Almost two years after his birth, Yehia underwent an open-heart operation as his condition was critical. “Though my brother had Downs Syndrome, we as a family decided to live as normal a life as possible. After his heart condition was better, my brother joined a nursery, and we started to have fun like any other family,” Kandil said.

“Practising sports was always at the top of our to-do list, but when it came to Yehia we were quite hesitant because of his medical condition,” he added. However, Yehia was persistent and always ready to compete with peers. He joined a swimming club and surprisingly also one for horseback riding, though it was a challenge for Yehia to be able to control a strong creature like a horse. He was successful, however, and he won a national championship for horseback riding in 2012.

Yehia exceeded in swimming as well. “Six years ago, we were all dreaming that Yehia would qualify for the national championships in swimming, but our main challenge was his medical condition, and we thought he thought he would be categorised as disabled. However, his persistence has meant that he has won 36 medals at national and international swimming championships over the past six years,” Kandil said.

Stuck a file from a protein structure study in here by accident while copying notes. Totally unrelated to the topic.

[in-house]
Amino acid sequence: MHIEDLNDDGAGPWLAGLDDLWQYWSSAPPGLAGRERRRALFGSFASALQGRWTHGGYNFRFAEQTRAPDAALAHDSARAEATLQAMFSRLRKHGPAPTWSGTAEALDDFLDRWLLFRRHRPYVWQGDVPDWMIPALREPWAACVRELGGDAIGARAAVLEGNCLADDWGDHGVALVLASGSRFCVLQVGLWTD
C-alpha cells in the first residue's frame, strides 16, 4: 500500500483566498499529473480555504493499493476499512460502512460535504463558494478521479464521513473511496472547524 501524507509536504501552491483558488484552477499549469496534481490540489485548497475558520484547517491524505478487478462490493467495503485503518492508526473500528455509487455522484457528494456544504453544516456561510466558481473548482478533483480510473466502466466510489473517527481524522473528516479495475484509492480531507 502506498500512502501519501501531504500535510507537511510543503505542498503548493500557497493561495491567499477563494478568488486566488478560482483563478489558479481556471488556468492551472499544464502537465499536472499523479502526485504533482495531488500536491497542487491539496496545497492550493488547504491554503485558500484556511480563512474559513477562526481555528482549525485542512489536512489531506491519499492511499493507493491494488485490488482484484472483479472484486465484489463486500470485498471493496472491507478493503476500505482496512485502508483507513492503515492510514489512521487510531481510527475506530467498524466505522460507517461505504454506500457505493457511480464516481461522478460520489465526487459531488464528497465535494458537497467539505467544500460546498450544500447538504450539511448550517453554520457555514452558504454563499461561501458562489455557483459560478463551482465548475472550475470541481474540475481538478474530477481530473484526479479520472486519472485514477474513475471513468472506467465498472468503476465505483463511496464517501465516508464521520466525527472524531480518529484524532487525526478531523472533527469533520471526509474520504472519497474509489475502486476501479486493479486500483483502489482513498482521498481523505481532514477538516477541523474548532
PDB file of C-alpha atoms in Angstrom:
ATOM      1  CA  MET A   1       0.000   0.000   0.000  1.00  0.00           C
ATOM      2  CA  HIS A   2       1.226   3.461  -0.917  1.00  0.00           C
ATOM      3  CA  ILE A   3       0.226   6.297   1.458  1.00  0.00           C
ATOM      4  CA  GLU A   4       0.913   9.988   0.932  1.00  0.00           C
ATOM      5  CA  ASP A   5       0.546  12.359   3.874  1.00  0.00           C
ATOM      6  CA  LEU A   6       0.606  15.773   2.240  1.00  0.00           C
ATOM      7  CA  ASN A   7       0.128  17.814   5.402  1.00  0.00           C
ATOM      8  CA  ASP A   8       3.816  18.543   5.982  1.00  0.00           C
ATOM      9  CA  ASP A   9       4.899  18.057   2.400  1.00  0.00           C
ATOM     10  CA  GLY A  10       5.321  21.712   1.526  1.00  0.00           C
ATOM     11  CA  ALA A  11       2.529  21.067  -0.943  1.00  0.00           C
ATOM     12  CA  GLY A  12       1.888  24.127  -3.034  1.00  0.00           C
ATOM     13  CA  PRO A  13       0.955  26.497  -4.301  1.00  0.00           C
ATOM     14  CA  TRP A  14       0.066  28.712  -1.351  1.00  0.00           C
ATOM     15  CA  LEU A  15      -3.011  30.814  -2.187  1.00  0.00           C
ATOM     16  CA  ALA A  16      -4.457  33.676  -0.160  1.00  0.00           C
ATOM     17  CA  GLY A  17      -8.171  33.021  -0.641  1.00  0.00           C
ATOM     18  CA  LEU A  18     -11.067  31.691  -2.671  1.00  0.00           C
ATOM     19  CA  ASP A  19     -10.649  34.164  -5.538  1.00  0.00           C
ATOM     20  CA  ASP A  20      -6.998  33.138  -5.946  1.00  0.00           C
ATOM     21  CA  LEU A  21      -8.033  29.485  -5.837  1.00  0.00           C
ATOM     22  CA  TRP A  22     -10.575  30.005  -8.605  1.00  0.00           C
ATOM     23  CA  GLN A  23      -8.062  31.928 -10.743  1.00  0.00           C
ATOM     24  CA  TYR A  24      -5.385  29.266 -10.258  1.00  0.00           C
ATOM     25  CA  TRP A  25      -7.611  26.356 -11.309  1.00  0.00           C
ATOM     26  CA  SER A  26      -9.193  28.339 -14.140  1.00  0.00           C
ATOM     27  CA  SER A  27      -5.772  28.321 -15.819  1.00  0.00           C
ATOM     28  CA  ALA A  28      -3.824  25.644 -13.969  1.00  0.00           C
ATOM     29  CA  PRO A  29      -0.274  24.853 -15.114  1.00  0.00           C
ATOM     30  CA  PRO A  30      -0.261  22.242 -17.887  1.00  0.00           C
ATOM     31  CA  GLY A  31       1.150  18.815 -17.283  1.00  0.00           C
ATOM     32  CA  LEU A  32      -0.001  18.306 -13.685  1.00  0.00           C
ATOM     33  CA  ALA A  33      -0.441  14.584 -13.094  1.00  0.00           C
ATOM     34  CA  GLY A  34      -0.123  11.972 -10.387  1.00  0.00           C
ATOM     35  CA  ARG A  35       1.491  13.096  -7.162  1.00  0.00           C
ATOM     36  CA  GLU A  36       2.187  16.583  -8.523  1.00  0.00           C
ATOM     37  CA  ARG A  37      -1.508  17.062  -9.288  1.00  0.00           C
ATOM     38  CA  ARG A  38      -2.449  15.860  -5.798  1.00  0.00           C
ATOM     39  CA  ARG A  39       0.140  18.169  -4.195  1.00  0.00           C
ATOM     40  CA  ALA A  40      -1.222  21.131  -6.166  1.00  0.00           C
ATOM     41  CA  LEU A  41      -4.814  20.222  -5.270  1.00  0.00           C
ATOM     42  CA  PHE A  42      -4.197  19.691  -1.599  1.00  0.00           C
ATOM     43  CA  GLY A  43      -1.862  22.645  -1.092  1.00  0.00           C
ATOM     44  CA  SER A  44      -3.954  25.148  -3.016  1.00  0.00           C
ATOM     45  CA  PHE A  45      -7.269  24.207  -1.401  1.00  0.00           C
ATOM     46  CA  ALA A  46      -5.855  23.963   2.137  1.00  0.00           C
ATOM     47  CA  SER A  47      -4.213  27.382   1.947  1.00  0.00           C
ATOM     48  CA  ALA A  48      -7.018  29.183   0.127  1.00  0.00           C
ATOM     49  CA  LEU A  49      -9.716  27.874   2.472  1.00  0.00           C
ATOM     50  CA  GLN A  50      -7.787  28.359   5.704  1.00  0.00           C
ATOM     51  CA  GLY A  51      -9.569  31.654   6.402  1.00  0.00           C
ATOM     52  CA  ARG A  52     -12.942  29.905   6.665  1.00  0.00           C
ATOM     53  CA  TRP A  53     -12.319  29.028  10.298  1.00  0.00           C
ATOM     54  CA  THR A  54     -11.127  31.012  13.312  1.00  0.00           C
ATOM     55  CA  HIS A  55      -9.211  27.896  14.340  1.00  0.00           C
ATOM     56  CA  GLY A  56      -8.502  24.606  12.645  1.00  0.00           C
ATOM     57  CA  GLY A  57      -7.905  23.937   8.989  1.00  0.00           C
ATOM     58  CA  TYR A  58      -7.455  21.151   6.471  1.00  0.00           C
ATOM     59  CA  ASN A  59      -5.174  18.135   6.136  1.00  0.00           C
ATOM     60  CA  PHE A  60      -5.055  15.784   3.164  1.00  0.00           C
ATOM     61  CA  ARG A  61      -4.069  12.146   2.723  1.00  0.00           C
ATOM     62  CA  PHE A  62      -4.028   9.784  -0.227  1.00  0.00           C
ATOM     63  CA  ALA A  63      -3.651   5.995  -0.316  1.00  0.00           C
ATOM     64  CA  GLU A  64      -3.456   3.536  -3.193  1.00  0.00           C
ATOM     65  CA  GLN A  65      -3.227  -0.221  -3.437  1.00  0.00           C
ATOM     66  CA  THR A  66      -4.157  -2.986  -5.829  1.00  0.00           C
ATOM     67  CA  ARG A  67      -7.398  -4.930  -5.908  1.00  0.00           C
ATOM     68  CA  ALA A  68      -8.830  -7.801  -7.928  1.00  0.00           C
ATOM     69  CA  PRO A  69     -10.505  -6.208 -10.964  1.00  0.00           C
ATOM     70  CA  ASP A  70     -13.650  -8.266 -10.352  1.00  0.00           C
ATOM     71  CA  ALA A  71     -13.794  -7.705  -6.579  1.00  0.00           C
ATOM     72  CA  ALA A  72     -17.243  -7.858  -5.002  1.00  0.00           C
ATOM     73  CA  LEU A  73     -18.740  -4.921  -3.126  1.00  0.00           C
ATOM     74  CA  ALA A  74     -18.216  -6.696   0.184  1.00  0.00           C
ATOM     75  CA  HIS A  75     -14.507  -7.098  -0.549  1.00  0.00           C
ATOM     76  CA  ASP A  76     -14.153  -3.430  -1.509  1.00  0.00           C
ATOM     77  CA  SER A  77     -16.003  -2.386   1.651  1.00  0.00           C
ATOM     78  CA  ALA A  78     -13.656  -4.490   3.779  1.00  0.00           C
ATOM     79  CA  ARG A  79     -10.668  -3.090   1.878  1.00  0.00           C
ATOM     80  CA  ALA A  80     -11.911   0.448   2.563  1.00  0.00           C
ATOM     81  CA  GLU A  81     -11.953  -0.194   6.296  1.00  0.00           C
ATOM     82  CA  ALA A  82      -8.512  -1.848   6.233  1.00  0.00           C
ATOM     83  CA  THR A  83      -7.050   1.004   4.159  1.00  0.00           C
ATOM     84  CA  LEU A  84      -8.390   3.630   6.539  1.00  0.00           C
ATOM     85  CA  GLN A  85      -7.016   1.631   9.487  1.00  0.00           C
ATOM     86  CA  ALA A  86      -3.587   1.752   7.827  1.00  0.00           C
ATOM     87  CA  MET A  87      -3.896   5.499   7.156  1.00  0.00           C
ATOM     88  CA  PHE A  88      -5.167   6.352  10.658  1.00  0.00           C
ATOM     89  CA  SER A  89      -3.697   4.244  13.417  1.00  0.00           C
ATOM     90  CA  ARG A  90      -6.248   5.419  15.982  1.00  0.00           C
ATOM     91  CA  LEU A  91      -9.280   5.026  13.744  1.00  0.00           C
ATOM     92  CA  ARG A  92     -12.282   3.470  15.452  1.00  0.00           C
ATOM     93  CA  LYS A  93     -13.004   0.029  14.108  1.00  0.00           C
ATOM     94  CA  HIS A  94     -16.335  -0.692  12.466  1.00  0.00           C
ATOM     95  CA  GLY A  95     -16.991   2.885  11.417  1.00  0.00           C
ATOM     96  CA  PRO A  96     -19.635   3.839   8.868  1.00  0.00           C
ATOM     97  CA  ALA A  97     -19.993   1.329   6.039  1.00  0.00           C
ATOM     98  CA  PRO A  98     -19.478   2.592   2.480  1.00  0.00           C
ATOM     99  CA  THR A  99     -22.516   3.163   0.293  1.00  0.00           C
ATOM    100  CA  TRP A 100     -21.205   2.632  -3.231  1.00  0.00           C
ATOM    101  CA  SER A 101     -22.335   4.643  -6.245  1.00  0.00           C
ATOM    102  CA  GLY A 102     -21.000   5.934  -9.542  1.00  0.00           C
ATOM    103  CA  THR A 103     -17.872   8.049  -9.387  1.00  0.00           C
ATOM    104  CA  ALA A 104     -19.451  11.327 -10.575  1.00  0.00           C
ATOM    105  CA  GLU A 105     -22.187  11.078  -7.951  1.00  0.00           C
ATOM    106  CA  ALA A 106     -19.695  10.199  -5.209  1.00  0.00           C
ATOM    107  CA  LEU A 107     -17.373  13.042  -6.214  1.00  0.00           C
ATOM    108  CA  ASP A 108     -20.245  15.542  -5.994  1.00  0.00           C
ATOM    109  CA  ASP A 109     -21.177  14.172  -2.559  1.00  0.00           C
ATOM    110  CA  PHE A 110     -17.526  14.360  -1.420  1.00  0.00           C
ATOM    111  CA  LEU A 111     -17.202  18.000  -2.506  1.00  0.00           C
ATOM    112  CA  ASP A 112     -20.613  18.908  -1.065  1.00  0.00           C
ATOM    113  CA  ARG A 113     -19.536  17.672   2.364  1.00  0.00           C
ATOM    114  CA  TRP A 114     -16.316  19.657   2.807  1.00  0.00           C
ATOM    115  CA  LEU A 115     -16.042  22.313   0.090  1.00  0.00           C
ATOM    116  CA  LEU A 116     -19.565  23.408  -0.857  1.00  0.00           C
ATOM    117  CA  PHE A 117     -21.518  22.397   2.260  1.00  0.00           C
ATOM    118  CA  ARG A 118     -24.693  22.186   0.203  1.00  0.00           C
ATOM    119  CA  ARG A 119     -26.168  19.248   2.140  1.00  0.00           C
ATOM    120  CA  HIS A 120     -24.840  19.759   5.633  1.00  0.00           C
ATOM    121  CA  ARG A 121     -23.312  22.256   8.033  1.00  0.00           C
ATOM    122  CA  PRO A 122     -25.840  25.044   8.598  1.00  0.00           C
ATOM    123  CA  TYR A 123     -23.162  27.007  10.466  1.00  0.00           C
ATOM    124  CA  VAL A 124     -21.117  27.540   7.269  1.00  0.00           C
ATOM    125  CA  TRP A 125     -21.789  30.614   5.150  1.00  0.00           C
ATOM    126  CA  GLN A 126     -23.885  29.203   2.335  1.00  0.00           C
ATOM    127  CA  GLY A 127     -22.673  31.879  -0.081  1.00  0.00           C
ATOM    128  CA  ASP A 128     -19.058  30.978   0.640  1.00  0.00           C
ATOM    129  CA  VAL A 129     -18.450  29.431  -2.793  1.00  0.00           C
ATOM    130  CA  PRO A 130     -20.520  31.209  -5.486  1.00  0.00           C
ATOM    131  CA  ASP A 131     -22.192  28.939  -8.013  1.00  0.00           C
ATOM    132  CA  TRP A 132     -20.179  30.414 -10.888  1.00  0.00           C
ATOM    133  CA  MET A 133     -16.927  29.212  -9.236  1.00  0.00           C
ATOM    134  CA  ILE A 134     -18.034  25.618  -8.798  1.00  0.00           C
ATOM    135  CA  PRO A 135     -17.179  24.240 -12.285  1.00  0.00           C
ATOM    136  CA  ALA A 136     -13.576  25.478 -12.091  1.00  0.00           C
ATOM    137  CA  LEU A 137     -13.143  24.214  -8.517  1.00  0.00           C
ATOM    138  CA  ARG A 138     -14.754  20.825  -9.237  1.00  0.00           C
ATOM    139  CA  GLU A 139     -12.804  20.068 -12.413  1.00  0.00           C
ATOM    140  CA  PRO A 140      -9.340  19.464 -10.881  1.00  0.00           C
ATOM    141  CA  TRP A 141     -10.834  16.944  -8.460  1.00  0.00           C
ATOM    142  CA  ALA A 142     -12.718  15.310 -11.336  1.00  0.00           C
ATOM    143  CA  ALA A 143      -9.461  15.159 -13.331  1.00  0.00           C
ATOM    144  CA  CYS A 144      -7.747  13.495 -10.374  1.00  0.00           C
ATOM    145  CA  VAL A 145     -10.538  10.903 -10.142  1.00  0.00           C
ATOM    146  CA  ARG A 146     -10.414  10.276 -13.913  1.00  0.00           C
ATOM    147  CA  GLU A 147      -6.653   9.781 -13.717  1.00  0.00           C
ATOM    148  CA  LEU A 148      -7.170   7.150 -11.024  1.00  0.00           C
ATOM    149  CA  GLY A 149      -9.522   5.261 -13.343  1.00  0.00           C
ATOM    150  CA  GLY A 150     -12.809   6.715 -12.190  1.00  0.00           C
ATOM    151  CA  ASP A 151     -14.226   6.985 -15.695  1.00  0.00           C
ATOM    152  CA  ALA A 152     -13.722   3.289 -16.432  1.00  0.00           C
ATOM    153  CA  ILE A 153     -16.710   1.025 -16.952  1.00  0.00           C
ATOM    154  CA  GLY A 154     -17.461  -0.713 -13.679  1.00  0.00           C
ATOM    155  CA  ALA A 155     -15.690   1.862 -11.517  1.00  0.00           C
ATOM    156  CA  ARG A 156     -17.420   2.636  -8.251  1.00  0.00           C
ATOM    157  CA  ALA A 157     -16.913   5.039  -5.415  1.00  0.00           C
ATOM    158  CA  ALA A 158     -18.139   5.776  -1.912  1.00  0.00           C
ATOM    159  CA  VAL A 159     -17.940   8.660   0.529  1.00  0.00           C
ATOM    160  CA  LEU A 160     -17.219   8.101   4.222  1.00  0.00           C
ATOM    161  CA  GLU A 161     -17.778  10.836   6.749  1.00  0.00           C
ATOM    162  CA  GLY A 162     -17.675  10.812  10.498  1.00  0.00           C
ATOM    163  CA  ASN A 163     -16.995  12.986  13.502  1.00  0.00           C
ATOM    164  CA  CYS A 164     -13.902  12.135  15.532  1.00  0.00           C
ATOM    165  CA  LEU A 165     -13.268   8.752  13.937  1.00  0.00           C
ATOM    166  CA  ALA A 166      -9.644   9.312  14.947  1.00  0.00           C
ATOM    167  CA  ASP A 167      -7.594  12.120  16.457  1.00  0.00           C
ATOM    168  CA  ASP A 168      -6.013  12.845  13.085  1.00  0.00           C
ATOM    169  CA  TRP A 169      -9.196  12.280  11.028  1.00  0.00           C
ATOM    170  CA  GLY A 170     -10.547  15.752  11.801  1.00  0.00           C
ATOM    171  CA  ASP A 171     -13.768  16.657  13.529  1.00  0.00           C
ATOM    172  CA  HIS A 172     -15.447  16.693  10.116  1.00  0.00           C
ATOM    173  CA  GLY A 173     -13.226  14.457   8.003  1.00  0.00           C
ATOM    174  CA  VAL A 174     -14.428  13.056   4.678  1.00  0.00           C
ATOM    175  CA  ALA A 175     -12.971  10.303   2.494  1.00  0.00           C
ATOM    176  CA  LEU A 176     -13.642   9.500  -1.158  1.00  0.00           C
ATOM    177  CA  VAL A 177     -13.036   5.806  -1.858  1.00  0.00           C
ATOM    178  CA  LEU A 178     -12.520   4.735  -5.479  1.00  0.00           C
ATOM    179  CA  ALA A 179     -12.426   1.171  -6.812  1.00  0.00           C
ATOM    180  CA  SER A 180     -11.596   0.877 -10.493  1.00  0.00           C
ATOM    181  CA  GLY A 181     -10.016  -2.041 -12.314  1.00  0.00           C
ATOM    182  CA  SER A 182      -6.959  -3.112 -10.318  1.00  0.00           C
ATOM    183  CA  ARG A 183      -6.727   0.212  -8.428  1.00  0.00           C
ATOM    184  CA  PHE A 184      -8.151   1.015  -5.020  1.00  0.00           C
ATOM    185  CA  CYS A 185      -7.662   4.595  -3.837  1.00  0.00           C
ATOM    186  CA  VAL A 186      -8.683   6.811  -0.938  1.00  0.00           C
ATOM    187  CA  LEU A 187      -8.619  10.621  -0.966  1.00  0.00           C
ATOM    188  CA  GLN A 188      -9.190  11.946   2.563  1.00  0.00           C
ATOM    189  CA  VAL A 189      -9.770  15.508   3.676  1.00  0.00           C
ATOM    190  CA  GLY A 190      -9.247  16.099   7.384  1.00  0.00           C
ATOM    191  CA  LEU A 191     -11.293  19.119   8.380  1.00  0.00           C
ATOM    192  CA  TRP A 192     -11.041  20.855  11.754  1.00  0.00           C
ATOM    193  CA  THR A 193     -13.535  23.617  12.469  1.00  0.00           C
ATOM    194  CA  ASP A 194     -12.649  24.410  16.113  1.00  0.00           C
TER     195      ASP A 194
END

In 2016, Yehia travelled to South Africa to participate in the world swimming championships. He was only 16 years old and was one of the youngest participants. He was also among the top 20 winners. He has now qualified for the world swimming championships in 2019. He is also finishing up his SAT exams and is getting ready to go to university. 

“I would say that Yehia’s accomplishments took a lot of dedication and persistence. He is an extremely committed person and systematic as well, which in my opinion will make him very qualified to join the professional field he chooses after finishing his university degree,” Kandil concluded.